It is quite plain from the judgment14 that the Vice-Chancellor had applied the Donoghue v Stevenson principle only because of the two-stage test. the transaction in which the option was granted did not have as its object the benefit of the potential beneficiary under the will. An example of a case which attempted to limit the principles in Ross v Caunters is Clarke v Bruce Lance. the House of Lords has left open the correctness of Ross v Caunters as their Lordships have expressed neither approval nor disapproval. the plaintiff was a beneficiary under the testator's will of part of the income. The defendant solicitors prepared a will for a testator. The crucial issue in this case was whether the defendant owed a duty to the third party beneficiary. It cannot be disputed that Ross v Caunters was based on the two-stage test formulated in Anns. However in Murphy's case.16 Lord Oliver noted that it gave rise to certain difficulties of analysis. but failed to warn him that it should not be witnessed by the spouse of a beneficiary. 1 MLJ cxxxvii at cxli In Jones's case. In the Caparo case. Are there logical reasons to limit the ratio of Ross v Caunters to cases involving wills and are there reasons why solicitors should be in any different position from other professionals? The principles adopted by Megarry V-C in Ross v Caunters would seem to apply very widely. They confirmed that neither in Caparo Industries plc v Dickman15 nor in Murphy v Brentwood DC did the House of Lords expressly or impliedly doubt the correctness of Ross v Caunters. this would open up the prospect of indeterminate liability to an indeterminate class of potential beneficiaries. The defendants were retained by the testator to act for him to vary the lease.10 Before Jones's case. of a service station.17 he expressly left open the possibility that outside the reliance cases there may be cases such as Ross v Caunters. giving four main reasons: 2a) 2b) 1c) 1d) there was no close degree of proximity between the potential devisee and the solicitors. Megarry V-C concluded: A solicitor who is instructed by his client to carry out a transaction that will confer a benefit on an identified third party owes a duty of care towards that third party in carrying out that transaction. under which the plaintiff was to be a beneficiary. In Nicholls V-C's opinion. The defendant sent the will to the testator for execution. and on the death of the testator's wife. granting the lessor an option to purchase the service station within six months of the death of the last survivor of the testator and his wife. As a result. where there is a duty to take reasonable care to avoid pecuniary loss. or notice when the will was returned to them that it had been so witnessed. or by his personal representatives after his death. if the solicitors were liable to the potential beneficiary. The Court of Appeal held that there was no duty of care and struck out the claim. Megarry VC concluded13 that the basis of liability was either an extension of the Hedley Byrne principle. of the capital. it was thought that Ross v Caunters was no longer good law as it was based on the House of Lords decision in Anns v Merton London Borough Council.18 In this case.12 Anns was overruled and Lord Keith in Murphy's case stated that all cases decided subsequent to Anns which were decided in reliance on it should also be overruled.4 The facts of Ross v Caunters are familiar to the legal profession. . and 1 MLJ cxxxvii at cxlii if the solicitors had been negligent. the Court of Appeal has finally laid to rest these doubts as to the correctness of the decision in Ross v Caunters. or 'more probably' an application of the principle in Donoghue v Stevenson. Limits to the principle in Ross v Caunters It is crucial at this stage to investigate what the limits to the principle in Ross v Caunters are. the plaintiff failed to benefit under the will. in that the third party is a person within his direct contemplation as someone who is likely to be so closely and directly affected by his acts or omissions that he can reasonably foresee that the third party is likely to be injured by those acts or omissions.11 In Murphy v Brentwood DC. they could be sued by the testator in his lifetime. These factors were said to distinguish the case from Ross v Caunters.The Hedley Byrne principle was clearly not applicable as there was no 'reliance' element.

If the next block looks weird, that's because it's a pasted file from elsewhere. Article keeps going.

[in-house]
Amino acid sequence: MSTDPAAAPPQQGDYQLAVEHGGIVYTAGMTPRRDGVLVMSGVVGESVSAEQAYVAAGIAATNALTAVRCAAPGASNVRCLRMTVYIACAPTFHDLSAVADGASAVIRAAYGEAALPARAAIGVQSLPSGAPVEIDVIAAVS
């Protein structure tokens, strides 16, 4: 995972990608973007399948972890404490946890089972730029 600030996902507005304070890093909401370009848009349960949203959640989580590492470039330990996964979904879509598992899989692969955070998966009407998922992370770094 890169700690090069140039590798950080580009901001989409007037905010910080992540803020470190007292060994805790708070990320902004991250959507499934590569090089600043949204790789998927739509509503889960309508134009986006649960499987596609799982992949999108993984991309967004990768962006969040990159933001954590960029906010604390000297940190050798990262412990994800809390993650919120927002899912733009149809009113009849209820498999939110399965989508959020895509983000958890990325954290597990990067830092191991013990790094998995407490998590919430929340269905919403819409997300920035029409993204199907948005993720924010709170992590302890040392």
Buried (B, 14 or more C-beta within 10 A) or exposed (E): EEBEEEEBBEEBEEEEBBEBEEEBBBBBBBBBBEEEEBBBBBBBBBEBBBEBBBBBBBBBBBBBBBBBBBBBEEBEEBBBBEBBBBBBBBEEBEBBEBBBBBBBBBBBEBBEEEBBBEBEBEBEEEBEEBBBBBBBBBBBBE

the facts of the above two cases otherwise satisfy the conditions which are necessary to ground a duty of care. however careless he may have been. But within that framework it is to his client alone that he owes a duty to exercise the standard of skill and care appropriate to his status as a solicitor. The limits of this duty being clearly stated to be to exercise professional skill and care in carrying out the testator's instructions. to prepare effective wills. but he has no right of recourse against the solicitor for the professional negligence which caused his loss. The case of White v Jones is important in that although it seeks to apply the principles in Ross v Caunters as regards liability of a solicitor to third parties. in general. Young & Ellis22 where he stated as follows: To deny an effective remedy in a plain case would seem to imply a refusal to acknowledge the solicitors' professional role in the community. The persons who suffer loss if the solicitor has failed in his duty to his client are both restricted and easily identified. As commented by Farquharson LJ in White v Jones. The executors can sue the solicitor for damages for professional negligence. the result. [1992] Ch 560. but they can recover only 1 MLJ cxxxvii at cxliii nominal damages because the estate has suffered no loss. In the ordinary course of adversarial litigation a solicitor does not owe a duty of care to his client's opponent: see Al-Kandari v JR Brown & Co (a firm) [1988] 1 All ER 833 at pp 835-836 and 838..5 It can be noted that the fact that the transaction which was under attack was the variation of the lease rather than the making of a will. Nicholls V-C provides the answer succinctly at p 489 of the judgment: In my view there is here a feature of fundamental importance in this case. when acting for a seller of land a solicitor does not himself owe a duty of care to the buyer: see Gran Gelato Ltd v Richcliff (Group) Ltd [1992] 1 All ER 865. It would indeed be a sorry reflection on the law if indeed. by reason of the negligence. The only person who has a valid claim against the solicitor has suffered no loss and the only person who has suffered a loss has no valid claim. and always leaving reliance cases on one side. This was also the approach taken by Cooke J in Gartside v Sheffield.. In practice the public relies on solicitors . Nicholls V-C yet again echoed considerations that were identical to that of the court in Ross v Caunters by stating as follows: In considering the liability of the solicitor. a little closer to the present case. on the testator's death. as pointed out by Megarry V-C in Ross v Caunters. ie if the court holds a solicitor liable to an intended beneficiary. It would be a failure of the legal system not to insist on some practical responsibility. when advising a client about a proposed dealing with his property in his lifetime. All that has happened is that. [1988] QB 665 at pp 672 and 675 per Lord Donaldson MR and Bingham LJ. it is of the utmost importance to keep in mind that if there is no liability. giving him all necessary and appropriate advice. was not one of the features that the Court of Appeal considered distinguished the case from Ross v Caunters. the estate passes to a different beneficiary. that is the position today. The duty goes no further than that. Jones's case was clearly a policy decision as was Ross v Caunters.23 is striking. The intended beneficiary suffers a loss. Thus. must surely be explained using the same principles (as recognized by Nicholls V-C). some indications of the limits of this liability can be gleaned from the judgment which was lacking in Ross v Caunters. As regards the question why the disappointed beneficiaries should be able to sue the testator's solicitor when they cannot sue the testator himself.19 Perhaps one should accept the limits to be as suggested by Lord Oliver in Caparo v Dickman. Ross v Caunters was a policy decision in the sense that the law ought to have granted a remedy. a solicitor owes a professional duty of care to his client and no one else. He is subject to professional rules and standards and owes duties to the court as one of its officers. In general. If a solicitor drafts a will and pauses to consider who would suffer in the event of the draft proving defective. a solicitor does not owe a duty of care to a prospective beneficiary under the client's will who may be prejudiced by the dealing: see Clarke . Further. The failure of the solicitor in Jones's case whilst could not be described as a defect in the formation of a will and the facts of which do not appear to be as strong as those in Ross v Caunters. Farquharson LJ in White v Jones confirmed that this appeared to be the correct approach 21 because in truth. what the court is doing is fashioning an effective remedy for the solicitor's breach of his professional duty to his client. he would at once identify the luckless beneficiaries.20 ie if Ross v Caunters is to be upheld it must be regarded in this respect as being in a category of its own.